One other thing to note is that Councilmember Luke Distelhorst stated the following about City Staff during March 17th Council Comments: “He echoed that not everyone has the ability to work from home or do virtual meetings.” I imagine the same can be said of our citizens – not everyone has the ability to do virtual meetings. I support a City Council vote to allow live Public Comments during Zoom Meetings if such does not become the only way citizens can make Public Comments. I favor Council making written Public Comments a permanent option and reading Public Comments out loud that can be read in 3 minutes or less – roughly 500 words or shorter. Council can consider adopting rules limiting how many public comments are read out loud if such is necessary.


    1. Per Governor Inslee’s March 24th Proclamation related to the Open Public Meetings Act:
      “Any public agency, subject to RCW 42.30, is prohibited from conducting any meeting, subject to RCW 42.30 unless (a) the meeting is not conducted in-person and instead provides an option(s) for the public to attend the proceedings through, at minimum, telephonic access, and may also include other electronic, internet or other means of remote access, and (b) provides the ability for all persons attending the meeting to hear each other at the same time.”

      City of Edmonds government was supposed to provide the ability for all persons attending City Council meetings since March 24th to hear each other at the same time. Instead, the City told the public they could only submit written comments and then the City chose to not read those comments out loud or display the comments online during the meetings.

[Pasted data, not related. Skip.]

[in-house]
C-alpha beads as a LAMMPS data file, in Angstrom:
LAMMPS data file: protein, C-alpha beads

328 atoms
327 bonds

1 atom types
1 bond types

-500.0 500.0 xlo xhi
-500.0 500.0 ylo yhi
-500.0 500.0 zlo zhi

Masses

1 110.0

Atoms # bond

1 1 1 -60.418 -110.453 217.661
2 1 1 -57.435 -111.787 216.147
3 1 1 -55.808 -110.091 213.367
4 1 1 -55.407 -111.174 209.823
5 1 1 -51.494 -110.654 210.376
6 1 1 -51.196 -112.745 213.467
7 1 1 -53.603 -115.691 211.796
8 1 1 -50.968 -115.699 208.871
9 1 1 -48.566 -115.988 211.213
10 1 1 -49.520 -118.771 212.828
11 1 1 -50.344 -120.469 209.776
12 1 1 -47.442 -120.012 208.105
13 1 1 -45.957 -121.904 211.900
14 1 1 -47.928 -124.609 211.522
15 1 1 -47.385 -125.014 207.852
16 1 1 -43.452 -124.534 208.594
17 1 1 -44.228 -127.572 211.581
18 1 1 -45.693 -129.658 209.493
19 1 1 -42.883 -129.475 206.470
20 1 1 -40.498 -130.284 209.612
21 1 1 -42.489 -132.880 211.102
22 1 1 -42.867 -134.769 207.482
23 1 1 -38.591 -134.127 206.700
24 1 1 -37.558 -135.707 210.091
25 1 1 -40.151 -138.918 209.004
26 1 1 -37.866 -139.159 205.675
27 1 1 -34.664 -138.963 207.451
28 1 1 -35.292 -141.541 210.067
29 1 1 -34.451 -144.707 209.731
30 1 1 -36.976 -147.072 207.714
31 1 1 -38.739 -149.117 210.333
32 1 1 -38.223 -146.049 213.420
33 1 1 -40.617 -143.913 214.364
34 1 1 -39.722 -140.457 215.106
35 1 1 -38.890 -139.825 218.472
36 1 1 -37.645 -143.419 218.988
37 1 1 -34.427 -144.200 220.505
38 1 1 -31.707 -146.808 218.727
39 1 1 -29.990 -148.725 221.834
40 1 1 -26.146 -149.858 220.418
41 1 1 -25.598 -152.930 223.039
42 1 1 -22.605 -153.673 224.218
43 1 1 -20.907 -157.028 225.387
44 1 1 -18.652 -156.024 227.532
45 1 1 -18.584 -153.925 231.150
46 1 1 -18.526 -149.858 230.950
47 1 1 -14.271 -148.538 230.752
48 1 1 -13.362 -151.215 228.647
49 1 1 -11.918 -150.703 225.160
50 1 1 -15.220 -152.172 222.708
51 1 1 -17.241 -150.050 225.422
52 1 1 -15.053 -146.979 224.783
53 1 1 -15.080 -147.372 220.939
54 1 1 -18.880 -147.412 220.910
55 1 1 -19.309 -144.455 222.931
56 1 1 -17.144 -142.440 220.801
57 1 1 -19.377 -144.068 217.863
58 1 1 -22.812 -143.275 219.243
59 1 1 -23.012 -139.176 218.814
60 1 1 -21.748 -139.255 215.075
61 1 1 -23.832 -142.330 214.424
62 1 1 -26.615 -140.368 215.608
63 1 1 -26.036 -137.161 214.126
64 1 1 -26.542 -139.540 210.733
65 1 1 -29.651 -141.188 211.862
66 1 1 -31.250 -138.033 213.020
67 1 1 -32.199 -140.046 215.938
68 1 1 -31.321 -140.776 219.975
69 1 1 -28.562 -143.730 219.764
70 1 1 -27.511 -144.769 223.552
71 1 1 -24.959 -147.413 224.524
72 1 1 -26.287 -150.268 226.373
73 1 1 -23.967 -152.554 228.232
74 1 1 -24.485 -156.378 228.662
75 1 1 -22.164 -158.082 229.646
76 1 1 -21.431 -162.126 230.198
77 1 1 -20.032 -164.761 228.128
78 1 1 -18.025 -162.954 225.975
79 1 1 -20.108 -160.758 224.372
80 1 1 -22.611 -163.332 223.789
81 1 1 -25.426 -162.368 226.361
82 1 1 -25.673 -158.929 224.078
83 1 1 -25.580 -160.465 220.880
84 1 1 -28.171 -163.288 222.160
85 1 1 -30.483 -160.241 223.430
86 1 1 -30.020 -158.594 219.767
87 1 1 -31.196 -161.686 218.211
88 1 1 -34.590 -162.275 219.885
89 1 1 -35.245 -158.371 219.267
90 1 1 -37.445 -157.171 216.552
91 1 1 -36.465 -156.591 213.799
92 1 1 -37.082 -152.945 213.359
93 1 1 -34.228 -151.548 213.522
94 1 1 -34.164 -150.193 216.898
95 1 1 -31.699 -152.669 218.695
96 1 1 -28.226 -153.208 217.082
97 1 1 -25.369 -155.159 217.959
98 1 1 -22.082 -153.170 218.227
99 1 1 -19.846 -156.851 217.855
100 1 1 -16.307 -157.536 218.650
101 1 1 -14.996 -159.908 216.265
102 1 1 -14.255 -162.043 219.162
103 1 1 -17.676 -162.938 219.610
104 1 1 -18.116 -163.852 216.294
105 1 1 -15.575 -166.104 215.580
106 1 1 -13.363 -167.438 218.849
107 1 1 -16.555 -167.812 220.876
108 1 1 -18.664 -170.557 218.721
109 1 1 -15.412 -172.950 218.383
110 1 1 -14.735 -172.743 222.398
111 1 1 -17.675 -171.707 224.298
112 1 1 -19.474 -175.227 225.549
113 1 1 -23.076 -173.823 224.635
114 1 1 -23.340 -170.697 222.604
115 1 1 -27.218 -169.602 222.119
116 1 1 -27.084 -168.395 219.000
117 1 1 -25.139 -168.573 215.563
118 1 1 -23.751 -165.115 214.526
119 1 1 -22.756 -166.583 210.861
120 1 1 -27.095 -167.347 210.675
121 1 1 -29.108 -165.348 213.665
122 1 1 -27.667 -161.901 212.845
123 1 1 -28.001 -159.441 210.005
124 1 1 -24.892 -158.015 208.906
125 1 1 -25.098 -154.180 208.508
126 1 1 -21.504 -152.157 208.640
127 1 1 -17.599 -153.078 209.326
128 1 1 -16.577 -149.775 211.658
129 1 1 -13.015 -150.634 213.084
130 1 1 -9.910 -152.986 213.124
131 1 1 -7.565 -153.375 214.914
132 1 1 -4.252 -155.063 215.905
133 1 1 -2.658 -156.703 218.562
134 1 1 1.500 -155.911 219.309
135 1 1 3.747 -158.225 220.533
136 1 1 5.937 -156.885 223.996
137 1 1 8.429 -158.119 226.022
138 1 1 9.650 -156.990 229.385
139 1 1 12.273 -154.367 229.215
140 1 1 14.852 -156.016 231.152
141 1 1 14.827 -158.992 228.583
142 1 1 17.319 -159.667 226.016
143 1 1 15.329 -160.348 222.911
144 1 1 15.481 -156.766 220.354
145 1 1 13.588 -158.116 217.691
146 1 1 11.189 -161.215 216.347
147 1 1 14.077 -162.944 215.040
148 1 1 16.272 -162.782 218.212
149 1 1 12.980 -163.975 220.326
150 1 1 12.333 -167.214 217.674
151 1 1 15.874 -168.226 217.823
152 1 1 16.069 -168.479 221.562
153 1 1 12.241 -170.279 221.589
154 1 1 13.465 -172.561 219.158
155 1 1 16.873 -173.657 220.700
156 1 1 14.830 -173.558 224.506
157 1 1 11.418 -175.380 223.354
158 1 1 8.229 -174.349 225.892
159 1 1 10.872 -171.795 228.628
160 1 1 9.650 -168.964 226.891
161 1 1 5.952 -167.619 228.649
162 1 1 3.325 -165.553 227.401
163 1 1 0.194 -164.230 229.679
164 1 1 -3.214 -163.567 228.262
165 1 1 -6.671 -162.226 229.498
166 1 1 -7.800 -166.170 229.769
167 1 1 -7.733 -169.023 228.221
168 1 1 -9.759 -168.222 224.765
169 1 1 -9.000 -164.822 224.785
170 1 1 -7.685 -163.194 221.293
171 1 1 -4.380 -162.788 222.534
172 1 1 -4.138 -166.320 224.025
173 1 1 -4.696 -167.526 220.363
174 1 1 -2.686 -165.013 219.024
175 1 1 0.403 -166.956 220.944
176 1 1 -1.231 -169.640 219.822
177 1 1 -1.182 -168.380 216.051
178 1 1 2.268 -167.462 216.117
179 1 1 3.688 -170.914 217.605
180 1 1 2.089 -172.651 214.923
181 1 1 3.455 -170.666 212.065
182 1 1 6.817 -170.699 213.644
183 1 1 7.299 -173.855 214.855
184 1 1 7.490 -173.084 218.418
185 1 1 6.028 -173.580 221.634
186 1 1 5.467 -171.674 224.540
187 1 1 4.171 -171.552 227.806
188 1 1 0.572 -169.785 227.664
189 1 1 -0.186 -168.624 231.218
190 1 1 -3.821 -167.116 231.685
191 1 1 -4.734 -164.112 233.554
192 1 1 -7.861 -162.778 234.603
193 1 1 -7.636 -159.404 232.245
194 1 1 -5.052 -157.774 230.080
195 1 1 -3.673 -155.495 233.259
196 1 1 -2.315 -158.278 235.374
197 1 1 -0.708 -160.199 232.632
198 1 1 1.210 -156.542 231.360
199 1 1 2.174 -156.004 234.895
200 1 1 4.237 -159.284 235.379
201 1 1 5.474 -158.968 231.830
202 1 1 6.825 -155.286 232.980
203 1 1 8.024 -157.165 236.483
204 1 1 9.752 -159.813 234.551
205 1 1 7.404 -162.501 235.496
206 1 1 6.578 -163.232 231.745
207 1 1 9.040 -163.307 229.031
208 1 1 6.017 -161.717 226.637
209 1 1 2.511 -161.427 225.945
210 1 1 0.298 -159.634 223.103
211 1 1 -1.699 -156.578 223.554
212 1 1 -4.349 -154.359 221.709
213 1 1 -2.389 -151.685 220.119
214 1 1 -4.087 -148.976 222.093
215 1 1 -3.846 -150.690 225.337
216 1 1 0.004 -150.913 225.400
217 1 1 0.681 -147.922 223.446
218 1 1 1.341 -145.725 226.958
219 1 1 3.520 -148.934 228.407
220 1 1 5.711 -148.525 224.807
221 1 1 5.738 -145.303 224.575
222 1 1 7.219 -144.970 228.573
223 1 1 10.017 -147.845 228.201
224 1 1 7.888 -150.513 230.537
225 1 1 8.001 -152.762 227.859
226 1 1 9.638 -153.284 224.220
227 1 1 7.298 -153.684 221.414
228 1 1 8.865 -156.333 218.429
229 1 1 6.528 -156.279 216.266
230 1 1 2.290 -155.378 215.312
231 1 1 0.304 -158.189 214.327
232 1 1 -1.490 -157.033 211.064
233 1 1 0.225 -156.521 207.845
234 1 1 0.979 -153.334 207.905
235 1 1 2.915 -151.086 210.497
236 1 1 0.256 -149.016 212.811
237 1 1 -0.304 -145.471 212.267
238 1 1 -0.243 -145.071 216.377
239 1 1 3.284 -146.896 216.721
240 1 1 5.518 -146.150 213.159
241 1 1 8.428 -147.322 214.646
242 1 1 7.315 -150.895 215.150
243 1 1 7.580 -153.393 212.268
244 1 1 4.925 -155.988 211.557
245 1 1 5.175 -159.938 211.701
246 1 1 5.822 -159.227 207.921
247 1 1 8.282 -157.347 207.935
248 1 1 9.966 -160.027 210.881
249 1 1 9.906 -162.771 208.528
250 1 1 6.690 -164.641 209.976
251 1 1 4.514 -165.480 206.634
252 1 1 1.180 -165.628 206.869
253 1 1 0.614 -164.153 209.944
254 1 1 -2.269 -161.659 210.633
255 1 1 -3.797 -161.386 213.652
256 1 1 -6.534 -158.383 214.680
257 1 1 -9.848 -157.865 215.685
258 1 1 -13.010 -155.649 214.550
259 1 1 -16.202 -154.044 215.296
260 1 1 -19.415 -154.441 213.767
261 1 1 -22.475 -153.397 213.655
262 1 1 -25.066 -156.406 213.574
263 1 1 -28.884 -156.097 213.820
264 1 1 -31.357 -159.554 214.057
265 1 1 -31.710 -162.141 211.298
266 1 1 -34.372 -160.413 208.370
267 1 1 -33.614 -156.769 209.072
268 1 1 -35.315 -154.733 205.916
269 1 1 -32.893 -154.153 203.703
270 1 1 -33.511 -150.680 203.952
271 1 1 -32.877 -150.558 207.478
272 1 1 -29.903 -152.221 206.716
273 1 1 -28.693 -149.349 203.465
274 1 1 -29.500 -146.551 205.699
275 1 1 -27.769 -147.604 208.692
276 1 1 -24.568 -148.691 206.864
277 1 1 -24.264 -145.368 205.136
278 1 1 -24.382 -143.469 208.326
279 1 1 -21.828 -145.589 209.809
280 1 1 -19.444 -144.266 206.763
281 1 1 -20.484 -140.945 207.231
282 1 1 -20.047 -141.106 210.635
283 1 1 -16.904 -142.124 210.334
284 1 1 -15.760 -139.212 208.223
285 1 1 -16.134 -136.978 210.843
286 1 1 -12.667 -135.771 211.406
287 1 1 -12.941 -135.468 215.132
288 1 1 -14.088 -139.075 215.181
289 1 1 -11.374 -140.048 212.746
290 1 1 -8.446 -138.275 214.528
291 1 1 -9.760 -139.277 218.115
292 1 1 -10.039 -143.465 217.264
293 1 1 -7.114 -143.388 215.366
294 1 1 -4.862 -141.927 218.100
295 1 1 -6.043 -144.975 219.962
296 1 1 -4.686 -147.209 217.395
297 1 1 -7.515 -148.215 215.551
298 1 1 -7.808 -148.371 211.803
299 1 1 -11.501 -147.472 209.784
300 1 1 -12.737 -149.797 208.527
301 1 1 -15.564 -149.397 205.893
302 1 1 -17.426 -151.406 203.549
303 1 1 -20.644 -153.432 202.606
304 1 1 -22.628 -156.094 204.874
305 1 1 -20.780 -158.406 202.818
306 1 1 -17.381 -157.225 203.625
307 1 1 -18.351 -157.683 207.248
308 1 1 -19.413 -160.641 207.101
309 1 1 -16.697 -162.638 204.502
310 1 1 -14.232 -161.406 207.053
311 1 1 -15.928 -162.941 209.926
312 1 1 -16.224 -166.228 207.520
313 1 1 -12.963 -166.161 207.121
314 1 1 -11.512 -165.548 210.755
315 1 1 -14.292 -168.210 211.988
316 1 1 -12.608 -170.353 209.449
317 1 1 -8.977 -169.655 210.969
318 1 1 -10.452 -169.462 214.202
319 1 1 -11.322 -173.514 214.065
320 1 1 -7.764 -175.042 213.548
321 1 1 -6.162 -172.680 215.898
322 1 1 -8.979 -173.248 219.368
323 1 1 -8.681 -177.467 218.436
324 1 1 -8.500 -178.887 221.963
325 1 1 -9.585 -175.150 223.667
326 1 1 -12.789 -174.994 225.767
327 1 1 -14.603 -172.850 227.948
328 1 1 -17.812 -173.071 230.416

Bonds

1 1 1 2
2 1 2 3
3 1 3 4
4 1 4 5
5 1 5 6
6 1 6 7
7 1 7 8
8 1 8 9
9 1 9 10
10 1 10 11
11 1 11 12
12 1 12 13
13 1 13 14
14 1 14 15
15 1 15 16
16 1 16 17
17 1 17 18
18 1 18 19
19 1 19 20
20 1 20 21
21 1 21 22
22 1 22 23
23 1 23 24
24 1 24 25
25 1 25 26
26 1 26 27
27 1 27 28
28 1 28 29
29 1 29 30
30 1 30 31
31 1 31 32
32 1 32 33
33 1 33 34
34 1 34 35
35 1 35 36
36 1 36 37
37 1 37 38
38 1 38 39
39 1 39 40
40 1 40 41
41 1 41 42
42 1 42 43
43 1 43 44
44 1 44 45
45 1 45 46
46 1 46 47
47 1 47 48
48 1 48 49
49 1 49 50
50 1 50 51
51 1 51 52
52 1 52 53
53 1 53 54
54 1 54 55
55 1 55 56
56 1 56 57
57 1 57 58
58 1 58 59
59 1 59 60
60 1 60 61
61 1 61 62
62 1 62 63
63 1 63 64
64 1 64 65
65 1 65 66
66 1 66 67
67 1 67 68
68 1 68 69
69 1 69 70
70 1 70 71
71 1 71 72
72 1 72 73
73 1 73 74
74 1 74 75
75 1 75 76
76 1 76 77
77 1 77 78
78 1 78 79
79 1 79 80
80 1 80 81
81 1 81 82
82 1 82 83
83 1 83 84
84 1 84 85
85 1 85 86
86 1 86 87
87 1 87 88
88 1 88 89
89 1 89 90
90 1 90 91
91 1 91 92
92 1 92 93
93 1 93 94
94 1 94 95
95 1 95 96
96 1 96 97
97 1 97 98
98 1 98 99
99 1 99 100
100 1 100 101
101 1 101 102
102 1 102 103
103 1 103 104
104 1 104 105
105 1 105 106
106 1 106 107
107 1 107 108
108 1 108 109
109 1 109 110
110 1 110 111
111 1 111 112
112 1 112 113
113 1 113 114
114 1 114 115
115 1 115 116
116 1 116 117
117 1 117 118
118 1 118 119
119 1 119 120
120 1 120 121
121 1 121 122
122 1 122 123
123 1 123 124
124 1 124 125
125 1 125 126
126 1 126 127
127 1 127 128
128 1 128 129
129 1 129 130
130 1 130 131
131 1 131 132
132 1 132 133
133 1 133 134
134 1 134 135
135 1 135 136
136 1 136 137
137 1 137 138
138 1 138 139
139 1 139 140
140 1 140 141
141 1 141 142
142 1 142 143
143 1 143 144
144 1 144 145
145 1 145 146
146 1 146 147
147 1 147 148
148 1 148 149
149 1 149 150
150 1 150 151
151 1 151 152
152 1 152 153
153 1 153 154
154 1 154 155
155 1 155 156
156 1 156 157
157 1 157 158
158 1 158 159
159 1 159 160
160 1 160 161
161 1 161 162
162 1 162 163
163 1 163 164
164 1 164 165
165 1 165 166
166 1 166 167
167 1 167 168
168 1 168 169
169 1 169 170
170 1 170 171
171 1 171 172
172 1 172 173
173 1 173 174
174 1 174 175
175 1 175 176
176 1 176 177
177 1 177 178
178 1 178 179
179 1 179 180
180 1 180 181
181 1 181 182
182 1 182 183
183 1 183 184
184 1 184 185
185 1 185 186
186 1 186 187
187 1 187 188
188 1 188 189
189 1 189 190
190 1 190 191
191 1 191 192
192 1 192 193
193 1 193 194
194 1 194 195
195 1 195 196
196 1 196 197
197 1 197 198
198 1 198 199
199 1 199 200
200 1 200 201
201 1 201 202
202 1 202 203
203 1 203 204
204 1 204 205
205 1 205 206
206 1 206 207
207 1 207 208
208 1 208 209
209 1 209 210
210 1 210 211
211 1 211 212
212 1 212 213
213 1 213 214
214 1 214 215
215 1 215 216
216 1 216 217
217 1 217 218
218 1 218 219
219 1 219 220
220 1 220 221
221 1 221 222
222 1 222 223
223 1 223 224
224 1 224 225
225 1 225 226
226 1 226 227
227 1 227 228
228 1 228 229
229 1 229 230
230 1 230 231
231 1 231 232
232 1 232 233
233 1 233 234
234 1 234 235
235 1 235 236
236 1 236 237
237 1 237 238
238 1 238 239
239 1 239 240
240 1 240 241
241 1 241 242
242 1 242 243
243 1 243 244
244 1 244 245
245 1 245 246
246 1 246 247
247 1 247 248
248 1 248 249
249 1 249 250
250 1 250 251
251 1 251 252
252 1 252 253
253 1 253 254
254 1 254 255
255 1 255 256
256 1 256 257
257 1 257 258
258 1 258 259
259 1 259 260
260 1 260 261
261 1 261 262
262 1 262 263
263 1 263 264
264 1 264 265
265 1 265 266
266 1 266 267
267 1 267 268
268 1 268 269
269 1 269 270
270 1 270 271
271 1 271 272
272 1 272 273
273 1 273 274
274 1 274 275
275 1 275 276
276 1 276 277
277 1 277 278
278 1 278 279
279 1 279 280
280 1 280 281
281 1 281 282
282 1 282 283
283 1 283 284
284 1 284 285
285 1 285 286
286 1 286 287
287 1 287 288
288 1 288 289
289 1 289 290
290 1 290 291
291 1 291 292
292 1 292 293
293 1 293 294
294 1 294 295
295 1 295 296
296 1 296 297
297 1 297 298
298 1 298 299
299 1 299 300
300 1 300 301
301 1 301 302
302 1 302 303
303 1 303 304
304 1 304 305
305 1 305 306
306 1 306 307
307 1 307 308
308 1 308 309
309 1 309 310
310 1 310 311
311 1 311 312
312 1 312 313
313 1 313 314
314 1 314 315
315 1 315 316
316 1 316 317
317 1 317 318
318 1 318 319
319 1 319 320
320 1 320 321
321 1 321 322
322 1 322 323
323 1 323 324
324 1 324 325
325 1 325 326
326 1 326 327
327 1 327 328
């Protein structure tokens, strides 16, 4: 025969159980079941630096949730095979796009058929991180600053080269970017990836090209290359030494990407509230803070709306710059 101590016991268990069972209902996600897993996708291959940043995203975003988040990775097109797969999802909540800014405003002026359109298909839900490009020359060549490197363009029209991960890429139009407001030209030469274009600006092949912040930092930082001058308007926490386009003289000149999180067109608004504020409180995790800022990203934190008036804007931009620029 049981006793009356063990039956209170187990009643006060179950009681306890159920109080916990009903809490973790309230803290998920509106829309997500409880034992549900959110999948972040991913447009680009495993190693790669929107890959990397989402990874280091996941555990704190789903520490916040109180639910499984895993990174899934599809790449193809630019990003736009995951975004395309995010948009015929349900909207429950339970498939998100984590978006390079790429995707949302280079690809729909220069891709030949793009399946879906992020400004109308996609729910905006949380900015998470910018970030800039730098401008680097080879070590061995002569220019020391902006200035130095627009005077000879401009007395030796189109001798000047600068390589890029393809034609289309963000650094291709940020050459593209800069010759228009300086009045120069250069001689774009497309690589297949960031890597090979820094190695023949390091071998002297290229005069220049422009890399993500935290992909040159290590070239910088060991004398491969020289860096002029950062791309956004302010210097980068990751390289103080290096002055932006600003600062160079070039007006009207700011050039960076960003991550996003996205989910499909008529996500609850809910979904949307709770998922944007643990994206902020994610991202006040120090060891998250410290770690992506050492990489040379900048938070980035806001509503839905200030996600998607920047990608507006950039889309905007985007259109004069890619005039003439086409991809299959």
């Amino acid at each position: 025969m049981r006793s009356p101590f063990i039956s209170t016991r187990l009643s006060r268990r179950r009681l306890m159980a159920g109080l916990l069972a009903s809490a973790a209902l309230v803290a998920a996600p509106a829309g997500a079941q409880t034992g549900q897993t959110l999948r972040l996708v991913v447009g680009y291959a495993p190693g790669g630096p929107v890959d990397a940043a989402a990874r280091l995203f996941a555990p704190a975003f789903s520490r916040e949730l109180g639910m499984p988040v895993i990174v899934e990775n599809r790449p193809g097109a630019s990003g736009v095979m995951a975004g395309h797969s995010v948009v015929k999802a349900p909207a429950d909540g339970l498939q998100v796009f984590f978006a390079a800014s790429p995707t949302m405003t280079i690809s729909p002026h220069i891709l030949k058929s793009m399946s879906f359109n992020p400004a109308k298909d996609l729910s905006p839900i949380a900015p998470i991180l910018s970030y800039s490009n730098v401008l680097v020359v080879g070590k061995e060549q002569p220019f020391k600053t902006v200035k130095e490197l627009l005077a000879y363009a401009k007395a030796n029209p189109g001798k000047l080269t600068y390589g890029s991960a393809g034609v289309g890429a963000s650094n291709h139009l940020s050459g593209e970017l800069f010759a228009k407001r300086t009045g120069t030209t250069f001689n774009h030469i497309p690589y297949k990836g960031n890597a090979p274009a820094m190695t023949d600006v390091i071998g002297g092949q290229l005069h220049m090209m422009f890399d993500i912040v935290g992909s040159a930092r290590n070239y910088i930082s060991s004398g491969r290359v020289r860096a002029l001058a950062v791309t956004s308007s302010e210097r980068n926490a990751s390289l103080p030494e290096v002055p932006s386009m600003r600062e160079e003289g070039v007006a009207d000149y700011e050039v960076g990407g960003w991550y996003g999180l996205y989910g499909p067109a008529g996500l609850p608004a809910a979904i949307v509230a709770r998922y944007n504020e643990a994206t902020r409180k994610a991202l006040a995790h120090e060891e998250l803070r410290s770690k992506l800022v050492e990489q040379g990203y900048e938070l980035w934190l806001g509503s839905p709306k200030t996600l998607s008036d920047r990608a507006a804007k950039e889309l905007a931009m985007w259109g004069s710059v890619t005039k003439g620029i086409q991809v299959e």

By not reading public comments out loud or displaying the comments online during the public meeting, how could all persons attending the meeting possibly hear each other at the same time?

      On April 10th, I told the Edmonds City Council about how the City of Anacortes was handling this. Anacortes took additional steps to ensure that the public could both view and submit comments for consideration at public meetings. For example, Anacortes implemented an ecomment function which facilitated public comments and promoted the ability of all to see those comments during the virtual meeting.

      I do not really know how much our City Government investigated what Anacortes was doing or other options that would have provided the ability for all persons attending the meeting to hear each other at the same time. I do not recall any attempt to allow those attending our virtual meetings to see or hear the public comments that had been submitted.